18 Dec. 45

part of the presentation, I should like to call Your Honor's attention to Document 015-PS. It is dated April 16, 1943. It is a copy of a letter from Rosenberg to Hitler. The occasion for the writing of this letter was the birthday of the Führer to commemorate which, Rosenberg presented some folders of photographs of pictures seized by the Einsatzstab. And I imagine, although we have no authentic evidence, that probably some of these were prepared for that occasion. In the closing paragraph of the letter, Document 015-PS, Exhibit USA-387, he says:

"I beg of you, my Führer to give me a chance during my next audience to report to you orally on the whole extent and state of this art-seizure action. I beg you to accept a short, written, preliminary report of the progress and extent of the art-seizure action, which will be used as a basis for this later oral report, and also to accept three volumes of the provisional picture catalogues which, too, show only a part of the collection at your disposal. I shall deliver further catalogues, which are now being compiled, as they are finished."
Rosenberg then closes with this touching tribute to the aesthetic tastes of the Führer tastes which were satisfied at the expense of a continent, and I quote:

"I shall take the liberty during the requested audience to give you, my Führer another 20 folders of pictures with the hope that this short occupation with the beautiful things of art, which are so near to your heart, will send a ray of beauty and joy into your care-laden and revered life."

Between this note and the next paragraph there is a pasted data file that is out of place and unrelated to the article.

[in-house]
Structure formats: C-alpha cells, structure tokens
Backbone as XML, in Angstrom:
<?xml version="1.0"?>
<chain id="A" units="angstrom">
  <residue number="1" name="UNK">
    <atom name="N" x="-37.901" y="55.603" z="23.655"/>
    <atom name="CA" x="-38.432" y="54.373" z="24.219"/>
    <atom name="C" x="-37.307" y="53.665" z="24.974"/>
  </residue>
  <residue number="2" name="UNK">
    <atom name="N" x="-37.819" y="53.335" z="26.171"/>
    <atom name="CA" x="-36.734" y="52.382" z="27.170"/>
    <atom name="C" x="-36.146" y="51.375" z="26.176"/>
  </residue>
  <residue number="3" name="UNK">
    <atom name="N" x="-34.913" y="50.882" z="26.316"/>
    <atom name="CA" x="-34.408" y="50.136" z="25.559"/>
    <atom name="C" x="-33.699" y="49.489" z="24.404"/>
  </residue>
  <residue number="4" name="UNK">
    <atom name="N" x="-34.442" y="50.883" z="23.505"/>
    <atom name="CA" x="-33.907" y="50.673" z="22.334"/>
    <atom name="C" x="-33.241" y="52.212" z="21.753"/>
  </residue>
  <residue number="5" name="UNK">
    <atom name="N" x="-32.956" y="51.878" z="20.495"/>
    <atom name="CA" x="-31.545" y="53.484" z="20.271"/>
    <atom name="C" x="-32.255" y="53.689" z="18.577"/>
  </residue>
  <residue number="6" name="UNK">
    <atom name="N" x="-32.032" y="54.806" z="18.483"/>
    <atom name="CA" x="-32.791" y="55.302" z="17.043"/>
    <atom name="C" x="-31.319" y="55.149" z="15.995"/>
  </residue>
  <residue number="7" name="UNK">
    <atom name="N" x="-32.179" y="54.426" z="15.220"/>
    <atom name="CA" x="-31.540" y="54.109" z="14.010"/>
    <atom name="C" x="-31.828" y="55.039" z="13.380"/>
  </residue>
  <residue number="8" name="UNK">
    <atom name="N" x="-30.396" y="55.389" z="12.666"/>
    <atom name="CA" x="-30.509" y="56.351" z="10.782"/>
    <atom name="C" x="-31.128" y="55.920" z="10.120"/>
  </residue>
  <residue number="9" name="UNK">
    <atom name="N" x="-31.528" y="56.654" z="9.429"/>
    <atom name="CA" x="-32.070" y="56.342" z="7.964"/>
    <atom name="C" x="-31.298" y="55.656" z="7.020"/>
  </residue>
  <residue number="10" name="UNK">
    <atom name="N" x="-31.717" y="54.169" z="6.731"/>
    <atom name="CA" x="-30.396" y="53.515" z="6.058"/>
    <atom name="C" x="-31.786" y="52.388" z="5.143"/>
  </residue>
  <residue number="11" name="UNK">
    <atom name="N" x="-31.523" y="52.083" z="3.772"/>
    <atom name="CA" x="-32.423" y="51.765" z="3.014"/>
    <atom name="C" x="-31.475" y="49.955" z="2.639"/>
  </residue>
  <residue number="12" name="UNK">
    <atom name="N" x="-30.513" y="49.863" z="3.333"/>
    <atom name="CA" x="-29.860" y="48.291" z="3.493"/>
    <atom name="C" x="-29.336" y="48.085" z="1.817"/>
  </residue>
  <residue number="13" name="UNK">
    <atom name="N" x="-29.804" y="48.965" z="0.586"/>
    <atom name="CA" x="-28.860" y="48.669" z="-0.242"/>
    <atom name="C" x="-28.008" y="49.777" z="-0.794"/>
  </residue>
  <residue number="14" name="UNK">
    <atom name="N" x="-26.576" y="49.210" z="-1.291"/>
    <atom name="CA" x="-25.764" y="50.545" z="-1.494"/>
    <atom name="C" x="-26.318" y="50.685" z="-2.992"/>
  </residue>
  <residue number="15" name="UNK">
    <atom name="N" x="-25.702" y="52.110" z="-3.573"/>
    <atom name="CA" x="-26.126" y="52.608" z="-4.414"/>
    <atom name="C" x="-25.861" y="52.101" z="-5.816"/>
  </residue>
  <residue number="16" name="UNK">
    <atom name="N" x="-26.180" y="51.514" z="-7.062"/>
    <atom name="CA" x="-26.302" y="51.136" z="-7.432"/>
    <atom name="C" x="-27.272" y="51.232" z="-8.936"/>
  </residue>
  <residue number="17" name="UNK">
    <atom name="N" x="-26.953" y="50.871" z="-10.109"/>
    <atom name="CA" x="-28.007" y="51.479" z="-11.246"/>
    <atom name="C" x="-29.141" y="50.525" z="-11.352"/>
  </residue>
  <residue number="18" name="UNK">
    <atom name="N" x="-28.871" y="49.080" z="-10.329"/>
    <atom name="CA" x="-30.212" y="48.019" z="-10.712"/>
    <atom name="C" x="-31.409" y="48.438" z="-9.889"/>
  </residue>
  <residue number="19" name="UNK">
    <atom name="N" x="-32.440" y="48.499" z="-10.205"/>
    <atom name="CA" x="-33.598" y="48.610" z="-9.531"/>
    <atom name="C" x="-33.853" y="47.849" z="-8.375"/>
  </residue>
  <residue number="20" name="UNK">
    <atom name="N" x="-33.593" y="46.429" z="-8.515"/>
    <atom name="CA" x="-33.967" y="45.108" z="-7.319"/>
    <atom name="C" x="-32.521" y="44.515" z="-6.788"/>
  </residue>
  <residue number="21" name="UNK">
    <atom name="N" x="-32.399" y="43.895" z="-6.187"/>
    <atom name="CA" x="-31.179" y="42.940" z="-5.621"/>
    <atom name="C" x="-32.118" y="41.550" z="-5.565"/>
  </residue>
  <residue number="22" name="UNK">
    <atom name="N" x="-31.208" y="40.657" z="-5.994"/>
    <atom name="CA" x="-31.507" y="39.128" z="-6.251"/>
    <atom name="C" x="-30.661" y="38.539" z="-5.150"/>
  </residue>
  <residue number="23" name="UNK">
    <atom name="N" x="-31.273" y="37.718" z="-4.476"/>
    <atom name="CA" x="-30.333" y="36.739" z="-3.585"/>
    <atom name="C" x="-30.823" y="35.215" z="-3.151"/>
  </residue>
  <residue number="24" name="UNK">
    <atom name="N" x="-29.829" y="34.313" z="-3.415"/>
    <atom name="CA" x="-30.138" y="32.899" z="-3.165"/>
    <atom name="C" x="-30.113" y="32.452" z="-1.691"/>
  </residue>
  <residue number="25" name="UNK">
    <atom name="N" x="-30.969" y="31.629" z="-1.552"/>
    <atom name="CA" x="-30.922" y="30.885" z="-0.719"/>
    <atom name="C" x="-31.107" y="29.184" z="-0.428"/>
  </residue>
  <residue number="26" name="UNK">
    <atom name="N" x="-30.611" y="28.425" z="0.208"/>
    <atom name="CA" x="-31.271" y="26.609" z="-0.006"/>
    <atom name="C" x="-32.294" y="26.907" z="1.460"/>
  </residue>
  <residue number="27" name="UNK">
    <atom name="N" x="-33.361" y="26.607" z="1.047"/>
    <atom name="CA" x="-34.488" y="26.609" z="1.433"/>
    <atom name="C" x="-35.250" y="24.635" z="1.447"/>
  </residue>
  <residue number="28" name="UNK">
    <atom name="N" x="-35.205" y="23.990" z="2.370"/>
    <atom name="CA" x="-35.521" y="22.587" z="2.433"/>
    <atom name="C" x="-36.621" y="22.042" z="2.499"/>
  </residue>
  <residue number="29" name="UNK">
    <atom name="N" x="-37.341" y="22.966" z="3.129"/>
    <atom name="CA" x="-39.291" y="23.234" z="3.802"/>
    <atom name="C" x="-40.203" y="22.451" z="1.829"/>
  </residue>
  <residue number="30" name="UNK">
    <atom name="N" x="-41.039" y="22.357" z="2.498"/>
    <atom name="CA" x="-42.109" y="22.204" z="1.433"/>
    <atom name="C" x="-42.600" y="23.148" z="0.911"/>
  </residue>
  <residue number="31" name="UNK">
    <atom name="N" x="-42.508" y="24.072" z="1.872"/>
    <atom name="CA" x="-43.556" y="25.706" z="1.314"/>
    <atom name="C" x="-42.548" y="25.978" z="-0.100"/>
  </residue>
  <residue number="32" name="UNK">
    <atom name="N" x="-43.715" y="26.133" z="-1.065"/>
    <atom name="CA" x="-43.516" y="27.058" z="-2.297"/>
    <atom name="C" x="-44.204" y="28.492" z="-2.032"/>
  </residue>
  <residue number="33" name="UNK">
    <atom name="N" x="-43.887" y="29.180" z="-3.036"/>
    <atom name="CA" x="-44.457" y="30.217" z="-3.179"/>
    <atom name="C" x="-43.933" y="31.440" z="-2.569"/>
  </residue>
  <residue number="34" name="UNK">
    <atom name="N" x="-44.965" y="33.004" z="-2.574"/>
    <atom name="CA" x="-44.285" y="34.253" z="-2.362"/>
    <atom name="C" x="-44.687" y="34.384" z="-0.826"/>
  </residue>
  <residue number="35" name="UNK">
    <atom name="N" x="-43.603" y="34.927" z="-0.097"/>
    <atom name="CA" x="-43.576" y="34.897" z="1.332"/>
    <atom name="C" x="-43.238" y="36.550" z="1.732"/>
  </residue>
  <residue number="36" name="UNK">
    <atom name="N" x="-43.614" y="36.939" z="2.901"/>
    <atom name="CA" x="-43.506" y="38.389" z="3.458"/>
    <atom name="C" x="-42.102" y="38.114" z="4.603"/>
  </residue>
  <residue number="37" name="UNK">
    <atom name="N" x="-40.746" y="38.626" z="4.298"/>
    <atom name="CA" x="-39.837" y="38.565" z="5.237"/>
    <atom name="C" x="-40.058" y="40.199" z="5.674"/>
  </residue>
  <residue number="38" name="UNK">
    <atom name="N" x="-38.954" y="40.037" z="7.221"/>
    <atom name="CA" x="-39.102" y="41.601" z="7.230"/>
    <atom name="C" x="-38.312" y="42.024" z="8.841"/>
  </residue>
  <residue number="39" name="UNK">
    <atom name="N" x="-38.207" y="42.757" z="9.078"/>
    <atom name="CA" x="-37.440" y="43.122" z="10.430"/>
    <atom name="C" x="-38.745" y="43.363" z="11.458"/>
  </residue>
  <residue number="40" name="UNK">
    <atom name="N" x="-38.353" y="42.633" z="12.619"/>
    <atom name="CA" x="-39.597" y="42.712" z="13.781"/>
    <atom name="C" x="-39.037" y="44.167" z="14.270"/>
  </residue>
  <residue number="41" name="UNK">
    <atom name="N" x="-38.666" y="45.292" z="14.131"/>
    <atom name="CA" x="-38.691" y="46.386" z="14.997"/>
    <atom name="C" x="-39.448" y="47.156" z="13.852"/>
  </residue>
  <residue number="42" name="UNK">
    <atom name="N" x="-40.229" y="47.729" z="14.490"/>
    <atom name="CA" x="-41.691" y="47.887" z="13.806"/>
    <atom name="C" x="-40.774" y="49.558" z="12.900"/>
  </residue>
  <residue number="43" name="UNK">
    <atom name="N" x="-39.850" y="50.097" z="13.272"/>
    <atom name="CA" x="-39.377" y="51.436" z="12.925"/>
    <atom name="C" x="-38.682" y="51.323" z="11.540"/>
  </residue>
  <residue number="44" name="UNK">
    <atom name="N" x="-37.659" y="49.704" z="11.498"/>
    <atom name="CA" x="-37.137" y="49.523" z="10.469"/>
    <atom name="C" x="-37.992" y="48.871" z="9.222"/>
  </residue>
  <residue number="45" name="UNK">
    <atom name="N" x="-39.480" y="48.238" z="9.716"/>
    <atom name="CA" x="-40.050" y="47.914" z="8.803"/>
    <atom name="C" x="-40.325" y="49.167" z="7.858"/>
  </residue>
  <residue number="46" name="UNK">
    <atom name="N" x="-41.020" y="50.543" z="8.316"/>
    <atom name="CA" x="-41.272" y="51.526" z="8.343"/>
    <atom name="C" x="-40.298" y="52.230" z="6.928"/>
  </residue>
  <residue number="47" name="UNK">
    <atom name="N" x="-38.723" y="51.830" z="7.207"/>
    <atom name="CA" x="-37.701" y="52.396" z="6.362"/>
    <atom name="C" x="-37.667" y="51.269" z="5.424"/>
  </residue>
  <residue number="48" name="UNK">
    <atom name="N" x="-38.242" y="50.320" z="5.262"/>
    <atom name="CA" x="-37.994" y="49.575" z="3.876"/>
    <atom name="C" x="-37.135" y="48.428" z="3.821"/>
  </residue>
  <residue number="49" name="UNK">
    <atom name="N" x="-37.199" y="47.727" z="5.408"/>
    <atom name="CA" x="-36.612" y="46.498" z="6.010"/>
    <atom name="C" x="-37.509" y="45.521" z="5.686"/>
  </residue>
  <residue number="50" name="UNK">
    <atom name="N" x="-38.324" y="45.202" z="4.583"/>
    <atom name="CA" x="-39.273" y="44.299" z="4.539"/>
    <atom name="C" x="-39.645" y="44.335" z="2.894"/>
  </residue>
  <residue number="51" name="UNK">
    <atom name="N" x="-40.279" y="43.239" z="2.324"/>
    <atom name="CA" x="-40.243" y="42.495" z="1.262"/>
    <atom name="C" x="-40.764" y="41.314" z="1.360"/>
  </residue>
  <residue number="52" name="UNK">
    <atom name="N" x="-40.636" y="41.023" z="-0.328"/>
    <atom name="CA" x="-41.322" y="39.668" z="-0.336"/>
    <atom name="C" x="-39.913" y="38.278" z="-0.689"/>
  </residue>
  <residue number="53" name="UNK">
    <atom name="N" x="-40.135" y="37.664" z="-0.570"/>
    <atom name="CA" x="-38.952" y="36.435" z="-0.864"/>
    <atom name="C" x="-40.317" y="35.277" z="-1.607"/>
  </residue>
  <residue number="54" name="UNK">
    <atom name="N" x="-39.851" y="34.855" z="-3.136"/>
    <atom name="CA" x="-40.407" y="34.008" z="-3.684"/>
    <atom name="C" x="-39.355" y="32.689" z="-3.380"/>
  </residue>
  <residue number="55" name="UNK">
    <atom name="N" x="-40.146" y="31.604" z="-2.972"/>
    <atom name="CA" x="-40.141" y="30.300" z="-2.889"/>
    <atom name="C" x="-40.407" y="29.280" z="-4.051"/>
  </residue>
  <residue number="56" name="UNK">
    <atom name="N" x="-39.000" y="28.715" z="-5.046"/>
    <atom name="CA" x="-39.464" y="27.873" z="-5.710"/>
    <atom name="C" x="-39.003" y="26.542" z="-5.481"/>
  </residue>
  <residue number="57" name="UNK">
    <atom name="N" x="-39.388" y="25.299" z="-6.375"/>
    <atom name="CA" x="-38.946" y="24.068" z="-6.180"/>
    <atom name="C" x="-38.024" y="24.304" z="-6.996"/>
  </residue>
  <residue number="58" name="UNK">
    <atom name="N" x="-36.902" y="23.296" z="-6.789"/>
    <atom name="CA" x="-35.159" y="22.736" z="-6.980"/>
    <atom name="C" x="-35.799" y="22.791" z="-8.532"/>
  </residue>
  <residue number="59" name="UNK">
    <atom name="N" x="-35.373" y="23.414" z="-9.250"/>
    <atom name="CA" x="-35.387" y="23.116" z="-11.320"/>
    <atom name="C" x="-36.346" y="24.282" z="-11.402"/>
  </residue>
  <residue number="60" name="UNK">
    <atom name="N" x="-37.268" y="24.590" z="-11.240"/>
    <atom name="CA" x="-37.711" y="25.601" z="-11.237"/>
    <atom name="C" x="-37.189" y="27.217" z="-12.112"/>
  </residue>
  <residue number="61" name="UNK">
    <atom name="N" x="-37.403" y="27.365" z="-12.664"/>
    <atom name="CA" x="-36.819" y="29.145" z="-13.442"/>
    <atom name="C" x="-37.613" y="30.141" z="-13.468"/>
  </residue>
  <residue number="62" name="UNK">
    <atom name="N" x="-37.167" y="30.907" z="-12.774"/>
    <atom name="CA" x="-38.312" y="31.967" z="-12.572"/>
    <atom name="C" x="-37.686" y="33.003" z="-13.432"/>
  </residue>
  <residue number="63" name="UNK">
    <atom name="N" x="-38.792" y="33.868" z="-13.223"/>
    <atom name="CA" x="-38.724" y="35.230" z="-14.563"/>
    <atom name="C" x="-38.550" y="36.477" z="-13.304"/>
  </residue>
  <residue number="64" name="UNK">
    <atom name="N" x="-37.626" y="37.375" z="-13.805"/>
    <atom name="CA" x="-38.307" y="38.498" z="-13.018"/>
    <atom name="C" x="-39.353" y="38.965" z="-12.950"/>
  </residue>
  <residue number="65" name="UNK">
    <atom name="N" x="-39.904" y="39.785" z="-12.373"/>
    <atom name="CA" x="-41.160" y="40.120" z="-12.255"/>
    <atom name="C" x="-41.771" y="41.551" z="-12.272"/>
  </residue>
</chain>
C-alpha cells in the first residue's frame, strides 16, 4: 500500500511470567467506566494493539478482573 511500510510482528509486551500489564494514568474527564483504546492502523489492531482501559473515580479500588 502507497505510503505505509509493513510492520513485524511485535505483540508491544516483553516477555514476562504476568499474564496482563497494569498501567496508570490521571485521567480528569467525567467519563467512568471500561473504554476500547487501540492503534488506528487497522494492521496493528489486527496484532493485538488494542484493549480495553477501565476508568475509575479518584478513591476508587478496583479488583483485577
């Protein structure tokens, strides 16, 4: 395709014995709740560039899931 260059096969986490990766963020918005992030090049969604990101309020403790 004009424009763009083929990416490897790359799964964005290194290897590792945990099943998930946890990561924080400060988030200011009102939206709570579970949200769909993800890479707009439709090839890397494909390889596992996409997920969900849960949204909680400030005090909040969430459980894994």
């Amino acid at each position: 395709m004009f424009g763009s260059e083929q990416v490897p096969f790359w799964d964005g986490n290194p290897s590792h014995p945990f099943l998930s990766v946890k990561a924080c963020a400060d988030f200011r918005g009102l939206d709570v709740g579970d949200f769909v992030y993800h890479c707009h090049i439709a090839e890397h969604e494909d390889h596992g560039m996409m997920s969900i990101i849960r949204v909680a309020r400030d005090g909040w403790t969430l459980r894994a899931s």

THE PRESIDENT: Will you read all the passage that you began, five lines above that, beginning with the words, "These photos represent ... " ?
COL. STOREY: "These photos represent an addition to the collection of 53 of the most valuable objects of art delivered some time ago to your collection. This folder also gives only a weak impression of the exceptional value and extent of these objects of art, seized by my service command" — Dienststelle — "in France and put into a safe place in the Reich."
If Your Honors please, at this time we would like to project on the screen a few of these photographs. The photographs of paintings which we are now about to project on the screen are taken from a single volume of the catalogue and are merely representative of the many volumes of pictures of similar works. The other items, photos of which are to be projected, were picked from various volumes on special subjects. For example, the Gobelin tapestry which you are about to see is merely one picture from an entire volume of tapestry illustrations. Each picture that you will